Legislative Update – 2024 Brings New Laws to Oregon

As the calendar flipped to 2024, Oregon ushered in a host of new laws that will impact its residents in various ways. From traffic regulations to drug policy, and tax breaks to housing conversions, these freshly inked bills reflect the state’s ongoing efforts to address challenges and improve the quality of life for its citizens. Here’s an overview of some key Oregon bills that took effect starting January 1, providing an insight into the changes Oregonians can expect in the new year.

Restaurants and Retail

Ban on Foam Containers: Senate Bill 543 prohibits the use of Styrofoam and other polystyrene takeout containers for prepared food. This ban addresses environmental concerns associated with polystyrene, a non-biodegradable material that can persist for centuries, causing pollution in waterways and posing a threat to fish and wildlife.

Crackdown on Shoplifting: Senate Bill 340, equips law enforcement with enhanced tools to combat organized retail theft rings. This legislation streamlines the process of prosecuting repeat shoplifters and enforces stricter penalties, fortifying the fight against theft.


Affordable Housing: House Bill 2761 broadens the capacity of Oregon Housing and Community Services to fund projects aimed at providing affordable housing. This legislation streamlines the agency’s ability to finance housing development initiatives catering to low-income households.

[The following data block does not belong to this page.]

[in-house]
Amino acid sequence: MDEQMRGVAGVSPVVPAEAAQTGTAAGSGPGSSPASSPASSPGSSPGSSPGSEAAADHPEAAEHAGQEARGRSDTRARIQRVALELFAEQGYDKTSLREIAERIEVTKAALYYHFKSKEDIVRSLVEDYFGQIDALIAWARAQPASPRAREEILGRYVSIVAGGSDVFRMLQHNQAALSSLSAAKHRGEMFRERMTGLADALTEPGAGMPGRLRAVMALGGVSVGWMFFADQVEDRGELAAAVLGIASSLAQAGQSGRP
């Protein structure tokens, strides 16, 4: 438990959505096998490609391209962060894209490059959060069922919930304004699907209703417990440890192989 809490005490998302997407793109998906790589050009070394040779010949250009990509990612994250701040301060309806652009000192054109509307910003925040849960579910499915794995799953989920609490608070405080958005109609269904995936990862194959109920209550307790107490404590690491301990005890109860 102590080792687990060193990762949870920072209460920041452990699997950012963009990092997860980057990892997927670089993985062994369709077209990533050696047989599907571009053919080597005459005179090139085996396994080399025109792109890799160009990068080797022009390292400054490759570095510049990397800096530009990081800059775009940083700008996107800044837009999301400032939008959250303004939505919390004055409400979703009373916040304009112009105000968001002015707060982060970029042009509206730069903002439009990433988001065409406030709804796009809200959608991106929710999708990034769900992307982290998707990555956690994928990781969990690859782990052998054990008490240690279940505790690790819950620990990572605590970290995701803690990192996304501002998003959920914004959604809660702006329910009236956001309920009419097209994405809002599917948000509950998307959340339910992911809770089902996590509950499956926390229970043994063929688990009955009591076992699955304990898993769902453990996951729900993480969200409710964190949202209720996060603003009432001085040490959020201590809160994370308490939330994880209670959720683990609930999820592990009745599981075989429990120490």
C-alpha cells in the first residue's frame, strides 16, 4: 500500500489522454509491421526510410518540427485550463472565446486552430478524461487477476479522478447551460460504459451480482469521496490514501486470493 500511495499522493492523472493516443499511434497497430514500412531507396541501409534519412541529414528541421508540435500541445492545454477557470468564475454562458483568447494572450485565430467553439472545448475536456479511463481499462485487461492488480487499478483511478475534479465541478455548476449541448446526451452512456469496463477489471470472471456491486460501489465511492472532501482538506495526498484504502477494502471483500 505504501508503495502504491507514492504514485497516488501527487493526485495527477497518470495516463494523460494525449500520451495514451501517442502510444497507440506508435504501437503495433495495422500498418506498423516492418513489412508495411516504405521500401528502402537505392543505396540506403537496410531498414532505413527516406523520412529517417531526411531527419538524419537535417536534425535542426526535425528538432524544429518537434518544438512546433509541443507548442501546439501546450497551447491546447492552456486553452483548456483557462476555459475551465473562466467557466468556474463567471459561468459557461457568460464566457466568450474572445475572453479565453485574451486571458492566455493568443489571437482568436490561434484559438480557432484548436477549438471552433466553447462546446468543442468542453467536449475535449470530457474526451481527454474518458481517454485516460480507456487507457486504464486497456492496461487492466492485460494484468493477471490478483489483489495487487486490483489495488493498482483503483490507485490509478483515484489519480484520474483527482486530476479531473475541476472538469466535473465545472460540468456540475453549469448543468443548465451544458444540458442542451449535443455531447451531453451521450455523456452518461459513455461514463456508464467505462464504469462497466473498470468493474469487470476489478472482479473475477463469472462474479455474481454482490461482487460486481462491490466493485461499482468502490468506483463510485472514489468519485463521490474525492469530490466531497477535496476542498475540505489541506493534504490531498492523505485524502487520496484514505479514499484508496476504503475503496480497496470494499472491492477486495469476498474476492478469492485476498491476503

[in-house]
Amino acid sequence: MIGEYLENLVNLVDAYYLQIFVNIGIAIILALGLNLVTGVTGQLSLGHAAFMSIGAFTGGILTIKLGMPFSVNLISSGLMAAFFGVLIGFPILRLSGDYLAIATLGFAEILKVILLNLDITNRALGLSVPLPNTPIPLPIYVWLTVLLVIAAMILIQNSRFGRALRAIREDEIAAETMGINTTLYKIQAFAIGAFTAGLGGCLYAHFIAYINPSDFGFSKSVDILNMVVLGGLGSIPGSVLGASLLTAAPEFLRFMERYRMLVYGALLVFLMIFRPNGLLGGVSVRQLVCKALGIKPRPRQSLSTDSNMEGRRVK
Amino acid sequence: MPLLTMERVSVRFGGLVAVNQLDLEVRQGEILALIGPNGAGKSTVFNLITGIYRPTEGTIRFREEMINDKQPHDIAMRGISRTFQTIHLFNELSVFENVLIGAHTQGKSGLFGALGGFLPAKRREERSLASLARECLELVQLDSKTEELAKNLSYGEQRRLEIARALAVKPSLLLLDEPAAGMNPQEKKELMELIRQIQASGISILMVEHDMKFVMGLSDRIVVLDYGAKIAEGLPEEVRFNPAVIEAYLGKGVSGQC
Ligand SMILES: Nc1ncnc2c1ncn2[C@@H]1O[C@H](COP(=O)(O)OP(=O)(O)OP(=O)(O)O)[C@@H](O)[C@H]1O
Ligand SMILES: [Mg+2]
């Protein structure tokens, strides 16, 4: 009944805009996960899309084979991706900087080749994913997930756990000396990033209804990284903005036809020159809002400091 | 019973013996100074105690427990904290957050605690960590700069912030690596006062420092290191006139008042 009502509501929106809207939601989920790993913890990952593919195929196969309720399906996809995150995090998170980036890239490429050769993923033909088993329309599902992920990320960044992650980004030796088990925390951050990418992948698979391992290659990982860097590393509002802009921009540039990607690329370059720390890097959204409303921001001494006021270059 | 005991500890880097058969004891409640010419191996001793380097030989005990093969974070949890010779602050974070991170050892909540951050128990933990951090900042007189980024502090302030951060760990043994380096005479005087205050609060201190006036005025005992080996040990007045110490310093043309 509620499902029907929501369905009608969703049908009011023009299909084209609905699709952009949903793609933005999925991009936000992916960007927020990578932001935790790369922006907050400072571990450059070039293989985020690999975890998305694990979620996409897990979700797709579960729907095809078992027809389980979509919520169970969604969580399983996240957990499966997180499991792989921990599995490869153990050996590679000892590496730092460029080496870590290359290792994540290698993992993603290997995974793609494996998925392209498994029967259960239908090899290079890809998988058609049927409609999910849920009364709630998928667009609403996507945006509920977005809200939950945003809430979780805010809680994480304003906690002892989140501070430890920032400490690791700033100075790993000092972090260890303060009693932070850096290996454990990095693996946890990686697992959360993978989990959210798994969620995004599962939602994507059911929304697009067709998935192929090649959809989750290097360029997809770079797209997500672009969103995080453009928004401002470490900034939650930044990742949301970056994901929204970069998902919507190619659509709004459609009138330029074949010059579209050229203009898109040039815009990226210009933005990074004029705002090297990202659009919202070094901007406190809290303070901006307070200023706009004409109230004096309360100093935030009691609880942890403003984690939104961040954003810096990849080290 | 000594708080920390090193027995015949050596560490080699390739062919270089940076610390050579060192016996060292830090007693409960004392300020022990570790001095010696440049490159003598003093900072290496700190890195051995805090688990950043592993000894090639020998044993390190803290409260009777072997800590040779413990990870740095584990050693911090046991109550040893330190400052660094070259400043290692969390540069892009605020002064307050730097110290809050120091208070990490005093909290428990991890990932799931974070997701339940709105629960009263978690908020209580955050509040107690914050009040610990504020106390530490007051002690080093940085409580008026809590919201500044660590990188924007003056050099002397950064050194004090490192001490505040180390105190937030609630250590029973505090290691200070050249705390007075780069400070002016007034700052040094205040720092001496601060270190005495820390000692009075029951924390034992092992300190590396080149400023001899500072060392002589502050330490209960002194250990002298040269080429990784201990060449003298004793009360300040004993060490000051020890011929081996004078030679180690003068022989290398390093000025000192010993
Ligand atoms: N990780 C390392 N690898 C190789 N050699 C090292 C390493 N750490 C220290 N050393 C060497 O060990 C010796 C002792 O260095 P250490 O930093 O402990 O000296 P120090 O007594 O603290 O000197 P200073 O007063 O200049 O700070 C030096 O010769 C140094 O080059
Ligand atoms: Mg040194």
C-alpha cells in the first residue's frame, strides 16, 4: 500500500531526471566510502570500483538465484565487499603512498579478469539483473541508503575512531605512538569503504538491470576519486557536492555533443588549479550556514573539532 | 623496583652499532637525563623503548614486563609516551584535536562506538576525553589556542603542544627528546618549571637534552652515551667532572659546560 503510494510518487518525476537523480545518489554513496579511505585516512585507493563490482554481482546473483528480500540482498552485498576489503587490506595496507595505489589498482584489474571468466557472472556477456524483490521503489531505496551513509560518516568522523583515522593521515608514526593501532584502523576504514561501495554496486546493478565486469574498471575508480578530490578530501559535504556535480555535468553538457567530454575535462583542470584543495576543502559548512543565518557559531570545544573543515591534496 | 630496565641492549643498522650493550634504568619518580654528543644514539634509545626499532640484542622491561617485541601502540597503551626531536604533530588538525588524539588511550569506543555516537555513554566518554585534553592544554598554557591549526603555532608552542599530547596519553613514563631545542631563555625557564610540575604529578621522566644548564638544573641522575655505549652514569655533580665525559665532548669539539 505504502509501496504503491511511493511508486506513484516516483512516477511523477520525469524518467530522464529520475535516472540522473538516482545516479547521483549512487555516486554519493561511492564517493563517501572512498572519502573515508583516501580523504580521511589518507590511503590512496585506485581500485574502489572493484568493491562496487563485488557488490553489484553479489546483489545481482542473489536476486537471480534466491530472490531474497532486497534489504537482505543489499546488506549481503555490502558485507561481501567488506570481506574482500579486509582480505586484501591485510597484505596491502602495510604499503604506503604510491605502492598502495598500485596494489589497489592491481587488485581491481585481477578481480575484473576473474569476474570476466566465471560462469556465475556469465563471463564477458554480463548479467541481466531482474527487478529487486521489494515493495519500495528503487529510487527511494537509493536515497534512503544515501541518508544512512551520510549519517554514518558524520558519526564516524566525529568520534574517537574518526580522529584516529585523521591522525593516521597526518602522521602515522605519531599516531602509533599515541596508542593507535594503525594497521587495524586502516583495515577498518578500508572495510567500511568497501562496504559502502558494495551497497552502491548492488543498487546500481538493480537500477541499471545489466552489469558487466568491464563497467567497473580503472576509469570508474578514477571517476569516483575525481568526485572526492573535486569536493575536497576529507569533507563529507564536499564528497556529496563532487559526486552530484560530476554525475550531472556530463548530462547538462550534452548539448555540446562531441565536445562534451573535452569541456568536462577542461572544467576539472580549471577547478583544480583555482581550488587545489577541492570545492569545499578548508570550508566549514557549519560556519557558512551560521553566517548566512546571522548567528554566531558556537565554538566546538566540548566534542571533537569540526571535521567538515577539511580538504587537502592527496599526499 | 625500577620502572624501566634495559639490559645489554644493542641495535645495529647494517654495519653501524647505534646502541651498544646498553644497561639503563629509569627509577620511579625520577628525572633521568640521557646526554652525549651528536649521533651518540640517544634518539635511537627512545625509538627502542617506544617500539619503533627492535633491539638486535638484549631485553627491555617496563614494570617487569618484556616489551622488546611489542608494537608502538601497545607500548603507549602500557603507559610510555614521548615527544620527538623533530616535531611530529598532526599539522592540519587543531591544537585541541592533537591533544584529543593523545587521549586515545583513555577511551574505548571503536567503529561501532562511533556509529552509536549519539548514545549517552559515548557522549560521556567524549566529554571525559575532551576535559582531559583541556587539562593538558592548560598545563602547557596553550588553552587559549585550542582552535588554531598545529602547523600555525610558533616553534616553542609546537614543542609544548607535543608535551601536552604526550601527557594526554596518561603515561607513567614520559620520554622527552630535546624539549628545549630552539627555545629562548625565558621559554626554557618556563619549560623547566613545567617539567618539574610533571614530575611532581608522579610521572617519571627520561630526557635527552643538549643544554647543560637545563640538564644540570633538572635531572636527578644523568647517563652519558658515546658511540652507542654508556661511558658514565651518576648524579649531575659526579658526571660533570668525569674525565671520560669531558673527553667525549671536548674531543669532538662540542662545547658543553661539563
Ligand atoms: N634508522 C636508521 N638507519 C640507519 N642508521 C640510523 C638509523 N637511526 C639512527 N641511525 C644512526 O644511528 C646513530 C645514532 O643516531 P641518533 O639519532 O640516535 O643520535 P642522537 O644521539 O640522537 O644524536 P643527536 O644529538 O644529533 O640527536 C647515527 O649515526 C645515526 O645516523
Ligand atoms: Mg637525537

Simplifying Housing Conversions: House Bill 2984 simplifies the process of transforming commercial buildings into residential housing, eliminating bureaucratic obstacles. This legislation specifically applies to cities with a population of at least 10,000, ensuring that developments do not encroach upon land designated for heavy industry. Its primary aim is to address the state’s housing shortage by granting cities the ability to convert commercial buildings into residential housing within their urban growth boundaries.

Insurance Immunity for Wildfire Maps: Senate Bill 82 prevents insurers from canceling policies or increasing premiums solely based on a home’s location on the statewide wildfire risk map. Furthermore, it mandates insurers to provide homeowners with information on how they can reduce premiums by implementing fire-resistant building materials to safeguard their homes from wildfires.


Speed Cameras throughout Oregon: House Bill 2095 empowers all Oregon cities to employ photo radar for enforcing traffic laws, specifically targeting speeding violations, while also removing limitations on the hours photo radar can be used at any given location. Cities now have the authority to establish lower speed limits than those set by the state, allowing for a variance of up to ten miles per hour less than the speed limit defined in state law.

Changes to DUII Law: House Bill 2316 expands the state’s law on driving under the influence of intoxicants to encompass all impairing drugs, not just liquor, cannabis, psilocybin, and controlled substances. The bill also lowers fines and penalties for individuals apprehended cycling under the influence, as they are perceived to pose a lesser risk than drivers. It is important to note, however, that these exceptions do not apply if a person’s blood alcohol content reaches at least 0.15% or if they are operating an e-bike.

Drug Treatment